Angiographic follow-up after placement of a self-expanding coronary-artery stent

N Engl J Med. 1991 Jan 3;324(1):13-7. doi: 10.1056/NEJM199101033240103.


Background: The placement of stents in coronary arteries after coronary angioplasty has been investigated as a way of treating abrupt coronary-artery occlusion related to the angioplasty and of reducing the late intimal hyperplasia responsible for gradual restenosis of the dilated lesion.

Methods: From March 1986 to January 1988, we implanted 117 self-expanding, stainless-steel endovascular stents (Wallstent) in the native coronary arteries (94 stents) or saphenous-vein bypass grafts (23 stents) of 105 patients. Angiograms were obtained immediately before and after placement of the stent and at follow-up at least one month later (unless symptoms required angiography sooner). The mortality after one year was 7.6 percent (8 patients). Follow-up angiograms (after a mean [+/- SD] of 5.7 +/- 4.4 months) were obtained in 95 patients with 105 stents and were analyzed quantitatively by a computer-assisted system of cardiovascular angiographic analysis. The 10 patients without follow-up angiograms included 4 who died.

Results: Complete occlusion occurred in 27 stents in 25 patients (24 percent); 21 occlusions were documented within the first 14 days after implantation. Overall, immediately after placement of the stent there was a significant increase in the minimal luminal diameter and a significant decrease in the percentage of the diameter with stenosis (changing from a mean [+/- SD] of 1.88 +/- 0.43 to 2.48 +/- 0.51 mm and from 37 +/- 12 to 21 +/- 10 percent, respectively; P less than 0.0001). Later, however, there was a significant decrease in the minimal luminal diameter and a significant increase in the stenosis of the segment with the stent (1.68 +/- 1.78 mm and 48 +/- 34 percent at follow-up). Significant restenosis, as indicated by a reduction of 0.72 mm in the minimal luminal diameter or by an increase in the percentage of stenosis to greater than or equal to 50 percent, occurred in 32 percent and 14 percent of patent stents, respectively.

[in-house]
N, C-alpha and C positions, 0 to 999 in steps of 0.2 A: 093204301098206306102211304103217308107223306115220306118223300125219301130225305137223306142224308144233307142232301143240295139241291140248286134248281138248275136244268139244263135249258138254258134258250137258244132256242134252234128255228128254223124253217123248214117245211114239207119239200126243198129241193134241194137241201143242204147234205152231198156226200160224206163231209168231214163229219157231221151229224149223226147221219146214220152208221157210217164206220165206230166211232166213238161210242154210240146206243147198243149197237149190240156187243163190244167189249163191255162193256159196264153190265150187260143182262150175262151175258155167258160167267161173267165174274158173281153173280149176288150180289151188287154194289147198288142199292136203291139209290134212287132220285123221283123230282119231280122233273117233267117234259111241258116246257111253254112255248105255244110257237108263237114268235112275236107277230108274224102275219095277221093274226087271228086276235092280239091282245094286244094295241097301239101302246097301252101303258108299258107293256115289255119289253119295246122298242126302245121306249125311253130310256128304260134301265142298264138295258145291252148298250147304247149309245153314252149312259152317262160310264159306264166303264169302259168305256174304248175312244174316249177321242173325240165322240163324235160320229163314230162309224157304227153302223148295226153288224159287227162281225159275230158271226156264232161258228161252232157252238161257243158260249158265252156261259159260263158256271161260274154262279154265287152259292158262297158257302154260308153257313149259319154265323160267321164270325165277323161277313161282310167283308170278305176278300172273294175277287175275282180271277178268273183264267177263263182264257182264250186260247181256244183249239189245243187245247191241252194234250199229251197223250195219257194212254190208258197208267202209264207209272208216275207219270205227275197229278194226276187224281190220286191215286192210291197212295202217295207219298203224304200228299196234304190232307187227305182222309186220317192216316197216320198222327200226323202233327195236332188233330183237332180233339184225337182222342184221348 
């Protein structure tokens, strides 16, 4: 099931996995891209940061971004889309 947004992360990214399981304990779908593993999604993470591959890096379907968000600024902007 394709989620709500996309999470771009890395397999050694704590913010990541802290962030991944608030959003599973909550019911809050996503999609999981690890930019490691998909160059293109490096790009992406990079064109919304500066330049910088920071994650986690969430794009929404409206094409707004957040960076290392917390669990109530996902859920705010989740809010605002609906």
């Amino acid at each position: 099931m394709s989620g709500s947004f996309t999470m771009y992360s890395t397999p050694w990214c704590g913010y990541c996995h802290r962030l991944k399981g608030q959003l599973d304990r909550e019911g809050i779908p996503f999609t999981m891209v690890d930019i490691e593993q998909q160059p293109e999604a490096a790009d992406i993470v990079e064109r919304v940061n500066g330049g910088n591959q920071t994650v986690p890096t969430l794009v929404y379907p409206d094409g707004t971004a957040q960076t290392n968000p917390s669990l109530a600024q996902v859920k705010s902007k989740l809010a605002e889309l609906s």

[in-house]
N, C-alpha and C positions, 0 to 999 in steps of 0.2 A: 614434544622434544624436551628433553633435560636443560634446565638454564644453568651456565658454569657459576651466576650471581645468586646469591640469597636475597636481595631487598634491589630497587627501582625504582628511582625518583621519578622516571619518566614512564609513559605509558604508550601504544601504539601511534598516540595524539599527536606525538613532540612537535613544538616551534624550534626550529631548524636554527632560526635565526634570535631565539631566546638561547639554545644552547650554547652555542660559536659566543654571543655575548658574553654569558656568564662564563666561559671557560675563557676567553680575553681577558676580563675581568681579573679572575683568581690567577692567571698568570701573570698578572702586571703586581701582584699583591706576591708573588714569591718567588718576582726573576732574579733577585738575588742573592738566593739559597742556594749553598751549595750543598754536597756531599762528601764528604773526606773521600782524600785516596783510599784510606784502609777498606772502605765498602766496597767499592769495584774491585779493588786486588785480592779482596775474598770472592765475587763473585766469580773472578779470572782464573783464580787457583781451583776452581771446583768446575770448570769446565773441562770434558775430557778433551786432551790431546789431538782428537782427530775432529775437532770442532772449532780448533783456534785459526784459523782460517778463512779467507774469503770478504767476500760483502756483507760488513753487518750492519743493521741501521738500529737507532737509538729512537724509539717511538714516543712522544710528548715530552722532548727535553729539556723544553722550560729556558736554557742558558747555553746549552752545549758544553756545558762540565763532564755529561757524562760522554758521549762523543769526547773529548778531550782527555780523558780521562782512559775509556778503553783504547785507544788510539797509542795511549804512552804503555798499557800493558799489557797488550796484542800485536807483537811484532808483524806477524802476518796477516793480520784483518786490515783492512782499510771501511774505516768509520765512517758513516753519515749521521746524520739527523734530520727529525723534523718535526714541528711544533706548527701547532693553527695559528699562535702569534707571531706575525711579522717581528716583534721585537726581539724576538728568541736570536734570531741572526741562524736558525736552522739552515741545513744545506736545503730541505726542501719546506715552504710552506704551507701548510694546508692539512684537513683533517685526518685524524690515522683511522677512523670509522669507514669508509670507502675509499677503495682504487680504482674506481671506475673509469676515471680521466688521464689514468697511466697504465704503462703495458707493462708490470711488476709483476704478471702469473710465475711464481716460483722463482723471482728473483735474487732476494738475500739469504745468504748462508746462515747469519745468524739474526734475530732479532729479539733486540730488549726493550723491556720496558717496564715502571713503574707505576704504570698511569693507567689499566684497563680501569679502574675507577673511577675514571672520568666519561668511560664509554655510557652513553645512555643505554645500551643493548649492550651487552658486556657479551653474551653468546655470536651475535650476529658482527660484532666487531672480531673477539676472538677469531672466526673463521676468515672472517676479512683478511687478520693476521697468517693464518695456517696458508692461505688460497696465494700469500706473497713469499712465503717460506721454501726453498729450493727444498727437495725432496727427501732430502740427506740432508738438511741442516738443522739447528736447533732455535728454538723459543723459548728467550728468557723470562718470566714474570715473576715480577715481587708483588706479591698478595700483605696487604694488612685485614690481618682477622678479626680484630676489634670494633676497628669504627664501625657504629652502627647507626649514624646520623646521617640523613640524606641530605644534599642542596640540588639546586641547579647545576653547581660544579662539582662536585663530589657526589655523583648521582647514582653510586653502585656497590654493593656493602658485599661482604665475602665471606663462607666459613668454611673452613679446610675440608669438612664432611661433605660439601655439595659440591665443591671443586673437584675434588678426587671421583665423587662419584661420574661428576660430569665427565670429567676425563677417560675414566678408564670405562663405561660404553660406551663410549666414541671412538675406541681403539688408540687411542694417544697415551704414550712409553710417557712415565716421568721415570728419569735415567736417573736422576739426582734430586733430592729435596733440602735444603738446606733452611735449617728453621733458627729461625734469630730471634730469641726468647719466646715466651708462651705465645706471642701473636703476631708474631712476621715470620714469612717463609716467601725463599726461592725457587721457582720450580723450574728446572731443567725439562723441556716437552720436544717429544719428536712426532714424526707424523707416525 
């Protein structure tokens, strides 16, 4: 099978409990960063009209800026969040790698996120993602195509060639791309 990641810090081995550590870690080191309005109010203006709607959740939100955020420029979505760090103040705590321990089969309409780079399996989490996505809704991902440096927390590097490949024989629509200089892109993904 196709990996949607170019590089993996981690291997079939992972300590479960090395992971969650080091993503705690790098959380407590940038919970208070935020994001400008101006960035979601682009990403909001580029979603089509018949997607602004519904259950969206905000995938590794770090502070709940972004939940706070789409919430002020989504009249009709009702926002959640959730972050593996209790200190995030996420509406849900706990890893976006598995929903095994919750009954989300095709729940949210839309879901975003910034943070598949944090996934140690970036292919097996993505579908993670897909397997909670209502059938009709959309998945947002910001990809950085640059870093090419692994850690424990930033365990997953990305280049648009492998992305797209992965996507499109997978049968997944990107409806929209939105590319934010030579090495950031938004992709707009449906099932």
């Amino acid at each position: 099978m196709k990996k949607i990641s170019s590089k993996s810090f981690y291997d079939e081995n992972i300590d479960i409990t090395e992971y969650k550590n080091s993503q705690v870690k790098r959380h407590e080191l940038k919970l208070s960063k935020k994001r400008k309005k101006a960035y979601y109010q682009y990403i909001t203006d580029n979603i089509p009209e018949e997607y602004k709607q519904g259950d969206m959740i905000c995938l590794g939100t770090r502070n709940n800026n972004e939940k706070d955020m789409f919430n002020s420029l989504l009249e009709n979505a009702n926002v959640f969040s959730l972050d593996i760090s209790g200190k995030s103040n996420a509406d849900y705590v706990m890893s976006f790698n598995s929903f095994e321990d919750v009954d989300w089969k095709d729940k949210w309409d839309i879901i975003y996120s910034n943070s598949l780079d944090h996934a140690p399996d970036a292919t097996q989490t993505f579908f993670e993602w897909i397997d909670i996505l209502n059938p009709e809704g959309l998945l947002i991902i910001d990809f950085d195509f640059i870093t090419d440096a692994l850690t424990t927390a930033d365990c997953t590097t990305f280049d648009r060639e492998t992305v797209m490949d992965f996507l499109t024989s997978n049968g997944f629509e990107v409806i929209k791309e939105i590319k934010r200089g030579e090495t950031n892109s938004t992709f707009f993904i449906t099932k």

Conclusions: Early occlusion remains an important limitation of this coronary-artery stent. Even when the early effects are beneficial, there are frequently late occlusions or restenosis. The place of this form of treatment for coronary artery disease remains to be determined.

Publication types

  • Clinical Trial
  • Research Support, Non-U.S. Gov't

MeSH terms

  • Angiography
  • Angioplasty, Balloon, Coronary
  • Coronary Angiography*
  • Coronary Disease / mortality
  • Coronary Disease / therapy*
  • Female
  • Follow-Up Studies
  • Humans
  • Male
  • Middle Aged
  • Multicenter Studies as Topic
  • Recurrence
  • Stainless Steel
  • Stents*


  • Stainless Steel